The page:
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Rainbow Divider

Chapter 11

A Glimpse of Our Destiny

And His elect are not being saved and delivered from this present darkness to sit around heaven on clouds plucking harps! His purposes are much greater than that — far beyond our power to imagine!

Hebrews, chapter 2, gives us a wonderful glimpse into the purposes of God. Verses 3 and 4 refer to the greatness of our salvation and the fact that God had confirmed it through signs, wonders, miracles, and gifts of the Holy Ghost. Notice that added to this is the phrase, “according to his own will.” Always we see God’s sovereignty lifted up!

Verse 5 begins to hint at the ultimate goal of our salvation: “For unto the angels hath he not put in subjection the world to come, whereof we speak.” Here we see that there is a world that is yet to come and that God intends for someone to rule over it. Ruling over the world to come is not the destiny of angels. God has someone else in mind.

We know from Heb. 1:2 & 10-11 that the earth and the heavens were created by God’s Son and that this creation will perish. There is a day and an hour already set on God’s calendar when He will utterly destroy this sin-corrupted creation by fire. He intends to replace it with “... new heavens and a new earth wherein dwelleth righteousness.” II Pet. 3:13. That new earth will not be empty and uninhabited: someone will be there to enjoy it!

In Heb. 2:6-8 the writer quotes from Psalm 8 where God gave David a glimpse of His purpose in creating man. Verse 7 and the first part of verse 8 get to the heart of the matter: “Thou madest him a little lower than the angels; thou crownest him with glory and honour and didst set him over the works of thy hands: thou hast put all things in subjection under his feet.”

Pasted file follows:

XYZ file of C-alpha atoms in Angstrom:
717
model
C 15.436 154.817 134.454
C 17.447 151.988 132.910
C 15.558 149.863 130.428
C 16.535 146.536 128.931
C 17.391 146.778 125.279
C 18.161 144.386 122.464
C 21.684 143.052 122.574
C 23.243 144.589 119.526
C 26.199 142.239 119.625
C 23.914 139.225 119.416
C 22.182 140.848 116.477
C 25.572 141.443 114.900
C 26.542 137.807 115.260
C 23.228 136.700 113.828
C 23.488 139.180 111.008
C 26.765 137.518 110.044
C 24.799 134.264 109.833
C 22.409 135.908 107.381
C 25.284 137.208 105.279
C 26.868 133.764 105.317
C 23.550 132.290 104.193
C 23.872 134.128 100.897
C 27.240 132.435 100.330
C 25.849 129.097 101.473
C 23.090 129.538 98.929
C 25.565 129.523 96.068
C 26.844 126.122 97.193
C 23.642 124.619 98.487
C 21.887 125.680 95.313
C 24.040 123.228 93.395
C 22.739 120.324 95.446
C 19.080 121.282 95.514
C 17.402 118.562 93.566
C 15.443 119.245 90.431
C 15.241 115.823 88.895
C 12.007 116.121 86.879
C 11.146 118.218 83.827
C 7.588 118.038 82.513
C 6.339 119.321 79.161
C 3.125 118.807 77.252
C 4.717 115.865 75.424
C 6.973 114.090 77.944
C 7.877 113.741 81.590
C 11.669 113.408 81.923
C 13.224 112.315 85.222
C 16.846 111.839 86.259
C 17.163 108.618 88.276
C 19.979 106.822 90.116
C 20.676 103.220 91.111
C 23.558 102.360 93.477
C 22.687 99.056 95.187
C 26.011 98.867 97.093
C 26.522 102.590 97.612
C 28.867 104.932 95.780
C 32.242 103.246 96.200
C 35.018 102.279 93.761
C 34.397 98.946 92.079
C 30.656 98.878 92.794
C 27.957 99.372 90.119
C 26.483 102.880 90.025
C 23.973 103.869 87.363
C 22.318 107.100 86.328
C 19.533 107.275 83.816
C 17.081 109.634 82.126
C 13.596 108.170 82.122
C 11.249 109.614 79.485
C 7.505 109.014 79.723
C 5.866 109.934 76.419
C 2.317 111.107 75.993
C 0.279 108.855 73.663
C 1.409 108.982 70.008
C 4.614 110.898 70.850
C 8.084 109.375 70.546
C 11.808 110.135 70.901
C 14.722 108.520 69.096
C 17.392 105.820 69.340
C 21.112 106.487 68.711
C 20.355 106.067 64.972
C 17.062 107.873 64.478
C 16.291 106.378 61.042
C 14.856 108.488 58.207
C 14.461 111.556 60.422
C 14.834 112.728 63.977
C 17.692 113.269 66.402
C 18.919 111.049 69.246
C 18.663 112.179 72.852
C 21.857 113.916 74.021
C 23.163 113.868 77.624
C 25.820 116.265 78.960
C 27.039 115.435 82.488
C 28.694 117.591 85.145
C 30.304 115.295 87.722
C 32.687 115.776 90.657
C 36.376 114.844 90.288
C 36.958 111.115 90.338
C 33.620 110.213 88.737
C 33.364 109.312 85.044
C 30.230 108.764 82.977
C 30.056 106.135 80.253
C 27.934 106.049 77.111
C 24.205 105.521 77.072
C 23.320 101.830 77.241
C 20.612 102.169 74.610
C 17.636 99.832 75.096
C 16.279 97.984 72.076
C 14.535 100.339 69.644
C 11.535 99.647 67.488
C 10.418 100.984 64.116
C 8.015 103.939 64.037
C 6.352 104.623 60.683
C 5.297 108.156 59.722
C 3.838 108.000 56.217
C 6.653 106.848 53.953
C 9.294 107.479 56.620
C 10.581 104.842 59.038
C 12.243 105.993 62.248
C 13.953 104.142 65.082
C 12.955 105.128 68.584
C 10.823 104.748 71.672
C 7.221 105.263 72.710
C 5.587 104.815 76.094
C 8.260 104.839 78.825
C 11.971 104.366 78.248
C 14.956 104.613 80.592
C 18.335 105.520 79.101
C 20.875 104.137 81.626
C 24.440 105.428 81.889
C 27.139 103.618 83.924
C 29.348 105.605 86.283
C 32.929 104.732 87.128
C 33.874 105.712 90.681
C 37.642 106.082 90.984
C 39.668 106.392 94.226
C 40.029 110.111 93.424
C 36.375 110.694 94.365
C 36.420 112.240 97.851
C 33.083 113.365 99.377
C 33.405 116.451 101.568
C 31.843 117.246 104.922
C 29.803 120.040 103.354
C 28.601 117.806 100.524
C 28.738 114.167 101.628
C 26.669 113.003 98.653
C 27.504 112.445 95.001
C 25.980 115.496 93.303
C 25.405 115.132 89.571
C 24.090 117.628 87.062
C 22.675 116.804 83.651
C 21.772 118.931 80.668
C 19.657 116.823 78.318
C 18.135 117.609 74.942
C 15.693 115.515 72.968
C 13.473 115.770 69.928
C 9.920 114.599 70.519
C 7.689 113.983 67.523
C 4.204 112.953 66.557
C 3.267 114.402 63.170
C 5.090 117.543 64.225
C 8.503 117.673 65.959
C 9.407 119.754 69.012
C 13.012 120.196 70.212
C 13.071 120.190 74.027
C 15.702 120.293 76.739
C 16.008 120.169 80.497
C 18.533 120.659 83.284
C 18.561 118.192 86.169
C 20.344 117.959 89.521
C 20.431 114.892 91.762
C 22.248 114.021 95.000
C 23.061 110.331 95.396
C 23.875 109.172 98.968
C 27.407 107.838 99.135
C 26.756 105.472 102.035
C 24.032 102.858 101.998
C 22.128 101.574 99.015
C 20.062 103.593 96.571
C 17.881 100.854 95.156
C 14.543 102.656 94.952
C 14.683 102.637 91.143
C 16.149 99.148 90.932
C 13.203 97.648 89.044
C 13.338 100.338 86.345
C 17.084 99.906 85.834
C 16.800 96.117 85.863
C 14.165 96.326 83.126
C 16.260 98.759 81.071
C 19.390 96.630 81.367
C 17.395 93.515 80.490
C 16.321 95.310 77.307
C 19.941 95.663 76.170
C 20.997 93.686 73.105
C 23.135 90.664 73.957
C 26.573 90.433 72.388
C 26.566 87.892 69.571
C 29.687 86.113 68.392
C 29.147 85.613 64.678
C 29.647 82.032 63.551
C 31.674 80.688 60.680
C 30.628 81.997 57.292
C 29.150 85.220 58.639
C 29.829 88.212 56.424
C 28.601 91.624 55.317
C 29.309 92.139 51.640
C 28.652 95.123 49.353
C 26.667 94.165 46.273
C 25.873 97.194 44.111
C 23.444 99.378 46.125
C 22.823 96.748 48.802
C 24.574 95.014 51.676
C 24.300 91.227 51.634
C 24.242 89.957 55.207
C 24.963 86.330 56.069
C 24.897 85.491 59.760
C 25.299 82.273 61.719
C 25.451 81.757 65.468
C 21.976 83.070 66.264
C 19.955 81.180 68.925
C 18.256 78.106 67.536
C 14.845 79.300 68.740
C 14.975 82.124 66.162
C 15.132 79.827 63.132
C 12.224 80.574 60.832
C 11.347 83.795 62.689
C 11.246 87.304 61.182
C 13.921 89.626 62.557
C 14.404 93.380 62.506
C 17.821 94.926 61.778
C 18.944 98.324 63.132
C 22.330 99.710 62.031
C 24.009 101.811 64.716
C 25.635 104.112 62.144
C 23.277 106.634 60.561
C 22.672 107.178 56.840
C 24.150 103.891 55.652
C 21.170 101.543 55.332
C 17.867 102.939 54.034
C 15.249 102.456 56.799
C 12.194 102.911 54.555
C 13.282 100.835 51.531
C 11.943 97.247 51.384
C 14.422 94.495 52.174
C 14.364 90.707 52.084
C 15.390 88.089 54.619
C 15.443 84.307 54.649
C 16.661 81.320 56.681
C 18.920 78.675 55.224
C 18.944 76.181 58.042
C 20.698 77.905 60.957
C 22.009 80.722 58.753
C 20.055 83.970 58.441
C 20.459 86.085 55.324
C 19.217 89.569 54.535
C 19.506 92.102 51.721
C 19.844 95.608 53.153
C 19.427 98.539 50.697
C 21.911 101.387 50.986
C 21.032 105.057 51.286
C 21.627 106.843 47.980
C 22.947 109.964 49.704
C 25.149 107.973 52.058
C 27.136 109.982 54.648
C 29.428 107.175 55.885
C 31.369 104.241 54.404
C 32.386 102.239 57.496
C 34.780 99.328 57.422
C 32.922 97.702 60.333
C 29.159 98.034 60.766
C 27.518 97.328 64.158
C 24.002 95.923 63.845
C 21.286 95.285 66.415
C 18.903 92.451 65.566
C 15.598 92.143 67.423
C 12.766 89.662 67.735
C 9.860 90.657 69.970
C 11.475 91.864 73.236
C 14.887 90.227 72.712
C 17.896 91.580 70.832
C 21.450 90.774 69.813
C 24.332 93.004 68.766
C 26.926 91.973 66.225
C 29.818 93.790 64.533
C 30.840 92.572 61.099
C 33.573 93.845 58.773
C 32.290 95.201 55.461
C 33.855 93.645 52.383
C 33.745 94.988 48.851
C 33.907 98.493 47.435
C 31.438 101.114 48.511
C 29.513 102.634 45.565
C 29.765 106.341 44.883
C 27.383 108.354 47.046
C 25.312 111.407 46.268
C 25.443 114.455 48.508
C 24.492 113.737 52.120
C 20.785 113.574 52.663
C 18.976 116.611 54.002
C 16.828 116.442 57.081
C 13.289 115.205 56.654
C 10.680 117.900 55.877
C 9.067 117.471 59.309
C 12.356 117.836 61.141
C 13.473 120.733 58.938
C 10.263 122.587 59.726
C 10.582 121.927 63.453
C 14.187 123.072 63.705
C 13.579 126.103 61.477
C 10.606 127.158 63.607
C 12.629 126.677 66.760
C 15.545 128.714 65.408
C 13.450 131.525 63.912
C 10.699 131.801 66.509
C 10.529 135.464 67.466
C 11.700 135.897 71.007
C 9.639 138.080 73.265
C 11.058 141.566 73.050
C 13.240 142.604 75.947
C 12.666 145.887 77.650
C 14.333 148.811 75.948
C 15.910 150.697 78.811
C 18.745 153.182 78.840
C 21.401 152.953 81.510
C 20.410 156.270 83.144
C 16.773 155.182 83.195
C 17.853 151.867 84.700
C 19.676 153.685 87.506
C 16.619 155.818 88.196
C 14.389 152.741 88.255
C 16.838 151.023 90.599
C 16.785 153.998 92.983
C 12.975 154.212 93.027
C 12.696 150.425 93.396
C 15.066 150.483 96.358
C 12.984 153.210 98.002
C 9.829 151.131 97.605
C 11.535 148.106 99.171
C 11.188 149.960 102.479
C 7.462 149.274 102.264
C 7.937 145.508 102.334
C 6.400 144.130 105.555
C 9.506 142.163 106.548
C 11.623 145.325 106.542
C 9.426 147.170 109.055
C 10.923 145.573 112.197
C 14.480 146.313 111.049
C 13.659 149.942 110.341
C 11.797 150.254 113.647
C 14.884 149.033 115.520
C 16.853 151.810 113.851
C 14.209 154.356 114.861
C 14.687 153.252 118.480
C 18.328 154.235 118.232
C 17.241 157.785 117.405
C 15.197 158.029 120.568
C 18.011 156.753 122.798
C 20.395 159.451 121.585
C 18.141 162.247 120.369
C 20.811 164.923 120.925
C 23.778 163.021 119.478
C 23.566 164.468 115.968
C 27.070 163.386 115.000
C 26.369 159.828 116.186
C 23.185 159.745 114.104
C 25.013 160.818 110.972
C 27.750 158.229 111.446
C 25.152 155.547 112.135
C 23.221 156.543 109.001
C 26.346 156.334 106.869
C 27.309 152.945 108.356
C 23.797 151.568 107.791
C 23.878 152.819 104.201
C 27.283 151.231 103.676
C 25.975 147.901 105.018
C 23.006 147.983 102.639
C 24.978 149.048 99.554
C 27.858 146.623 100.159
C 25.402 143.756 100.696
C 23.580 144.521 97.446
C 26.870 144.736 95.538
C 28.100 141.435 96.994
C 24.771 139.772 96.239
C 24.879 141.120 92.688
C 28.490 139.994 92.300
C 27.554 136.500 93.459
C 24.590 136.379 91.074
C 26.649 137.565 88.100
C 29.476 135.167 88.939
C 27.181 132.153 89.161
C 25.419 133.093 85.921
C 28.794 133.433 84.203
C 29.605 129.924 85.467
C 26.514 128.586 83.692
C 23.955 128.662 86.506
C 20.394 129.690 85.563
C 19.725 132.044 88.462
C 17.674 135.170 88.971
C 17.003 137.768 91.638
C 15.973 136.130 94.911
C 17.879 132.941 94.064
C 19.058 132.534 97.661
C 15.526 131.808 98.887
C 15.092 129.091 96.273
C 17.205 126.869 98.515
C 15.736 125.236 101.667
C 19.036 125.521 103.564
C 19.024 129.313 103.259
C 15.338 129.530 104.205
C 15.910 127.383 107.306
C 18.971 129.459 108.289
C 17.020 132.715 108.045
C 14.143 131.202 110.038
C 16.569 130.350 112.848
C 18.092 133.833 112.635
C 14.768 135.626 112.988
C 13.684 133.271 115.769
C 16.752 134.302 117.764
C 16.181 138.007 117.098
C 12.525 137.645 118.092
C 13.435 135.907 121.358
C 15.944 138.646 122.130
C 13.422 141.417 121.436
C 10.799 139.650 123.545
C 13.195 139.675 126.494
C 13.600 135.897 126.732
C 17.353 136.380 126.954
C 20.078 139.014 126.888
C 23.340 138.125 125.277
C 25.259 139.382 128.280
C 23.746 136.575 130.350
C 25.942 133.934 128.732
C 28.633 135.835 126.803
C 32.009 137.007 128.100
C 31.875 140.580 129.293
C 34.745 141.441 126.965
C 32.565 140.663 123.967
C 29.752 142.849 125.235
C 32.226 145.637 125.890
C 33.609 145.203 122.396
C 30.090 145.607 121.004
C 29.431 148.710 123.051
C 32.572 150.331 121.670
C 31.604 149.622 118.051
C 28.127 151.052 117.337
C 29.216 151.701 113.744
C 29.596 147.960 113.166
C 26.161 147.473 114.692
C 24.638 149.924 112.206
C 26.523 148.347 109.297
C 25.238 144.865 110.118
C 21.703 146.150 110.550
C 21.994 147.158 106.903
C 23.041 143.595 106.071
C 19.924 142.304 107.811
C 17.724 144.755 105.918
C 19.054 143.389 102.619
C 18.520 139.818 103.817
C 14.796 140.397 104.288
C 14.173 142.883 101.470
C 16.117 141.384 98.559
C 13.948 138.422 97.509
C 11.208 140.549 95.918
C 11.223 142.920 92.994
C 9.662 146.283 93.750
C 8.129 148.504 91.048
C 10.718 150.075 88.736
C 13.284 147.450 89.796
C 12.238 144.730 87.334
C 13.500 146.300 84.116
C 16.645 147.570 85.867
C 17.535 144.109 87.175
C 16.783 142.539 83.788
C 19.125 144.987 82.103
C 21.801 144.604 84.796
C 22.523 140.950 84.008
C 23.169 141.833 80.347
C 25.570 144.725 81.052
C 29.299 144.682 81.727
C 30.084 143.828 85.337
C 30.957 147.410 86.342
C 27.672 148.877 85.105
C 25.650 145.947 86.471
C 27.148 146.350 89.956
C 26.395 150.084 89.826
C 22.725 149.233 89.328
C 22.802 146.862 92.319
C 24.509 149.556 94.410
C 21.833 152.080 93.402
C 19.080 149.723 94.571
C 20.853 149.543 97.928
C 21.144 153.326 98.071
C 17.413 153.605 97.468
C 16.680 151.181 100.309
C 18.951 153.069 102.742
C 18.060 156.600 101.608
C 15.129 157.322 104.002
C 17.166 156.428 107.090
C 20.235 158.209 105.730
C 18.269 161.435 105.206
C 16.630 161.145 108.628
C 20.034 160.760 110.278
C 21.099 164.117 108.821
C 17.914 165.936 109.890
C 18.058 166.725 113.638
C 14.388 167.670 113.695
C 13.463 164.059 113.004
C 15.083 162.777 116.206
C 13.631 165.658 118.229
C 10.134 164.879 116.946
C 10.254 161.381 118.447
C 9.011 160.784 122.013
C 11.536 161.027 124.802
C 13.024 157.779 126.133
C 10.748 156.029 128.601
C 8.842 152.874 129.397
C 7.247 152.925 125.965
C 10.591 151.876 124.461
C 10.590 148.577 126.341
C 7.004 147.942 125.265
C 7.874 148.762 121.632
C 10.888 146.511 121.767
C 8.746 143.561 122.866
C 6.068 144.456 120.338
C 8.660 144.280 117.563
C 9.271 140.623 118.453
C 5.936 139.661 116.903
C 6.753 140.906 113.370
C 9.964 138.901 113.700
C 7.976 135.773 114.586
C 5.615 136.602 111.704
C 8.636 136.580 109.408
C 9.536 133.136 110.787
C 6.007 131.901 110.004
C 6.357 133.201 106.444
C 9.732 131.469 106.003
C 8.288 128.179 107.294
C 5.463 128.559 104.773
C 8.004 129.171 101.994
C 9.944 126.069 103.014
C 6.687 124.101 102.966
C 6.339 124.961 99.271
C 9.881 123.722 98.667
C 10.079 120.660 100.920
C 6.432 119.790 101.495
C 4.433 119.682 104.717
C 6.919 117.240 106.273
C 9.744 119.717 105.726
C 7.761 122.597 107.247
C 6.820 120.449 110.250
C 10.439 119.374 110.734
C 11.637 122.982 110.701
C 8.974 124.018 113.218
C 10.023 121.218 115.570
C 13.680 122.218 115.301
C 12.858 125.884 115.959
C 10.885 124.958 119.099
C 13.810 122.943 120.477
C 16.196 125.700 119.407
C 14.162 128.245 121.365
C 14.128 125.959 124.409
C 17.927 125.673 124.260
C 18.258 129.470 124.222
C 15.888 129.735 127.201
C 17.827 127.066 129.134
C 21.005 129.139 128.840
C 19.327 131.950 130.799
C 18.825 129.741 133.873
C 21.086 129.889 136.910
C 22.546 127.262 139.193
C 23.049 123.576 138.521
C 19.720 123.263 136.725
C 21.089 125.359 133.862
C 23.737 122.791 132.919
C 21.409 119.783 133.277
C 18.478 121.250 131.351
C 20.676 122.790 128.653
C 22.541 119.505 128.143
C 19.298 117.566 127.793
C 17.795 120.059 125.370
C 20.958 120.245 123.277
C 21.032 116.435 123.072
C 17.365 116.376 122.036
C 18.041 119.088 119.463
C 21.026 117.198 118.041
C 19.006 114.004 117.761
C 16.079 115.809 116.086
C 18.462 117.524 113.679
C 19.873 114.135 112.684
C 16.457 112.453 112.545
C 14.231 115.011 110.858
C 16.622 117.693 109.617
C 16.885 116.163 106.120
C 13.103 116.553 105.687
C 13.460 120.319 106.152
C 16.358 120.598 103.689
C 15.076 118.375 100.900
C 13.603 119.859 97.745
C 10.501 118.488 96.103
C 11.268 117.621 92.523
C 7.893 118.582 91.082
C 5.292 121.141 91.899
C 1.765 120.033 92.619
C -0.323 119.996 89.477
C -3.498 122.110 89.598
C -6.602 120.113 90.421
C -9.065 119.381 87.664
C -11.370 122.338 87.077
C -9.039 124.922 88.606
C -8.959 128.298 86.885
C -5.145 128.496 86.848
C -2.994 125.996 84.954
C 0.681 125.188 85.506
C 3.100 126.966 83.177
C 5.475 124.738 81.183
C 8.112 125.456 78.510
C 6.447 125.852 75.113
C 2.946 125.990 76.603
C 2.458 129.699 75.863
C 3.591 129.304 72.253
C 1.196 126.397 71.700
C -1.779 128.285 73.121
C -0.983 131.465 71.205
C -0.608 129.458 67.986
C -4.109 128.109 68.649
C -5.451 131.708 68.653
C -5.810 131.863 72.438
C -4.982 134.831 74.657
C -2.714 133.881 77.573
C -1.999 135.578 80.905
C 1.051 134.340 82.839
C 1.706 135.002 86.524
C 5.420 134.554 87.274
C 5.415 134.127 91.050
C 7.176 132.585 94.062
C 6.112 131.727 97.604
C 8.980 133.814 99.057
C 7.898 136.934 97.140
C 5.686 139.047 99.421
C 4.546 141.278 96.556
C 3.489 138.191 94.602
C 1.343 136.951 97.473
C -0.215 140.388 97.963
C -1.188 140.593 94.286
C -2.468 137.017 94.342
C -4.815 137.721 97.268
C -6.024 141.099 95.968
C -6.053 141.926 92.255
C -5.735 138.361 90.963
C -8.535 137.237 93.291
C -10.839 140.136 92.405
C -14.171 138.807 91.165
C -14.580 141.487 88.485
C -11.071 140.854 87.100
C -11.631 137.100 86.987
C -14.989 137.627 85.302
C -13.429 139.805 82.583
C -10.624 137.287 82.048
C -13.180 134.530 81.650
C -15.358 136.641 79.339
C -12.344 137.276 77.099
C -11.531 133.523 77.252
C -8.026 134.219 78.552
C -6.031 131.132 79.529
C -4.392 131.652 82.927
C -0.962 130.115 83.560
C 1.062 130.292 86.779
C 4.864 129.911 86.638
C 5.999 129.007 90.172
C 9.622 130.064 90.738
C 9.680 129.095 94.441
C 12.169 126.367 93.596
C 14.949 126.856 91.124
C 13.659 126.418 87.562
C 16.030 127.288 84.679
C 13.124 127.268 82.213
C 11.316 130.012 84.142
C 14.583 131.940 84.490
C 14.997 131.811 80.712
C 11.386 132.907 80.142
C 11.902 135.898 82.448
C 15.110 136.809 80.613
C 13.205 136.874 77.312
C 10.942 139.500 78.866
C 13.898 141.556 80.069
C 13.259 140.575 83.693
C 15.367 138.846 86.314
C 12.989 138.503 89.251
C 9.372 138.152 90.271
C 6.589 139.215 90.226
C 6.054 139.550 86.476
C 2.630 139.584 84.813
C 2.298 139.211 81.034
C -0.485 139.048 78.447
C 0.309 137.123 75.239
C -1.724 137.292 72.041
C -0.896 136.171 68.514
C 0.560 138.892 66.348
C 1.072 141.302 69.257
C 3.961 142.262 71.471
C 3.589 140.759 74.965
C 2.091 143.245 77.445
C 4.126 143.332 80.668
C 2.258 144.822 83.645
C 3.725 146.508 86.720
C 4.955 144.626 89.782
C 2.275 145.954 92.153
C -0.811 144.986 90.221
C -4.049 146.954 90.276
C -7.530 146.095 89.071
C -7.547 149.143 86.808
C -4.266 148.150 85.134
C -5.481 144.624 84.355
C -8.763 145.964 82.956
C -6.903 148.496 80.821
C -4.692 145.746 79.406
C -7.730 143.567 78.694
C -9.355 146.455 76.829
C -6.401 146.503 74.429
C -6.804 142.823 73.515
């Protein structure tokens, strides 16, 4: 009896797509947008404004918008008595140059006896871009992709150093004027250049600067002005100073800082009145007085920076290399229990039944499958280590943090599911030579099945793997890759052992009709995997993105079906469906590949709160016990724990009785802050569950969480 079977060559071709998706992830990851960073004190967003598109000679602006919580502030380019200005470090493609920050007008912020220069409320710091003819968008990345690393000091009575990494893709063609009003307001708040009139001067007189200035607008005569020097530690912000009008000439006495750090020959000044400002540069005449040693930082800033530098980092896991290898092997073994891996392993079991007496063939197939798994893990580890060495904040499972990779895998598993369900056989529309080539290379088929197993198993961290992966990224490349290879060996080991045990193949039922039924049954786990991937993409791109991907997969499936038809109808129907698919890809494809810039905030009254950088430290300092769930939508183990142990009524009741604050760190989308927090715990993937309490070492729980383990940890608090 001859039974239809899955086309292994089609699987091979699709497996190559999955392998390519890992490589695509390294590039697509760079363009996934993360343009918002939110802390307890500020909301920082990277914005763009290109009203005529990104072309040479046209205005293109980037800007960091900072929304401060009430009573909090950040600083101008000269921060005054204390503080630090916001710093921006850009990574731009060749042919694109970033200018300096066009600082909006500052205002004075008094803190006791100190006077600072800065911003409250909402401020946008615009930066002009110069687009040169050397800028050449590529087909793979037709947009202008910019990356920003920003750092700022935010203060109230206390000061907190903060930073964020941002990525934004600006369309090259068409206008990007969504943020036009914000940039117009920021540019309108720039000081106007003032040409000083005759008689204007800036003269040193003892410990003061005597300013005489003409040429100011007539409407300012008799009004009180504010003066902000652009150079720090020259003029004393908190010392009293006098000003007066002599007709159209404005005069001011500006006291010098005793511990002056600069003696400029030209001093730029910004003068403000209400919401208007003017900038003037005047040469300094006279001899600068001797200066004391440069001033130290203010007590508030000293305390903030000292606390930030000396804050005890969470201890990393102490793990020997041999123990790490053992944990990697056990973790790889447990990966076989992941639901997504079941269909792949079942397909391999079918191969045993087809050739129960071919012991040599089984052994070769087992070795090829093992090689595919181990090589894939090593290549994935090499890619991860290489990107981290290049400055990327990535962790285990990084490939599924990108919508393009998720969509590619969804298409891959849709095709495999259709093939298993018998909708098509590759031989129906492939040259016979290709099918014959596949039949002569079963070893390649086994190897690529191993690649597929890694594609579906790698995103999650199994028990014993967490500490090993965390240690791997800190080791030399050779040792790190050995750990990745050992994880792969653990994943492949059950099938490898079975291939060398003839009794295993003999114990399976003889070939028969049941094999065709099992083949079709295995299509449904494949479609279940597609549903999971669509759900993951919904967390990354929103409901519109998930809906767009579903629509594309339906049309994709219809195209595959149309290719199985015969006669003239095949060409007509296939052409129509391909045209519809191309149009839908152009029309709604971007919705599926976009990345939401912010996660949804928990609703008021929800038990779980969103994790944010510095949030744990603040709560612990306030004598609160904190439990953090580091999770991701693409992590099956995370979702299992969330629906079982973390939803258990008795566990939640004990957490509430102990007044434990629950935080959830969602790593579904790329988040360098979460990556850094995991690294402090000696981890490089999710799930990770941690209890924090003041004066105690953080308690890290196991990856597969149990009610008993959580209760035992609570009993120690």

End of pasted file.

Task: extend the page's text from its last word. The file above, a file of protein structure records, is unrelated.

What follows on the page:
The expression, “a little lower than the angels,” would be better translated, “for a little while lower than the angels.” It is a question of time. God’s intention for man was to subject him temporarily to a place below that of the angels but ultimately that man should rule not only over the physical creation but even over the angels! Paul makes reference to this in I Cor. 6:3 where he says, “Know ye not that we shall judge angels?” Don’t ask me to explain that but it certainly is part of a pattern in the scriptures that points to the great destiny God had in mind in creating man.

Heb. 2:8 confirms this as the writer draws our attention to the word “all”: “For in that he put all in subjection under him, he left nothing that is not put under him.” He continues with the observation, “But now we see not yet all things put under him.”

Obviously, man has not fulfilled his destiny. Despite his scientific achievements which point to his creation in the image of God, he has fallen under the dominion of sin and death and lives as a pawn in Satan’s hands awaiting destruction. Is that to be the end of it? Has God’s plan been set aside, thwarted? Never!

It is true that as we look around, man has missed God’s purpose and this creation is far from under his control. In fact, everything man touches, he corrupts. What, then, gave the writer hope? His hope came, not from what he saw in man, but from the fact that he saw Jesus! This kind of seeing is only possible by Divine revelation.

Verse 9 says, “But we see Jesus, who was made a little lower than the angels for the suffering of death, crowned with glory and honour; that he by the grace of God should taste death for every man.”

For the purpose of God to be fulfilled it was necessary for His Son to leave behind the glories of heaven and to come and live as a man, to take upon himself the sorrows and sufferings, and ultimately the sin, of this present world. He became, in a real sense, the embodiment of a corrupted creation. Yet within Him was the very life, the seed, of the new creation God had purposed to bring forth.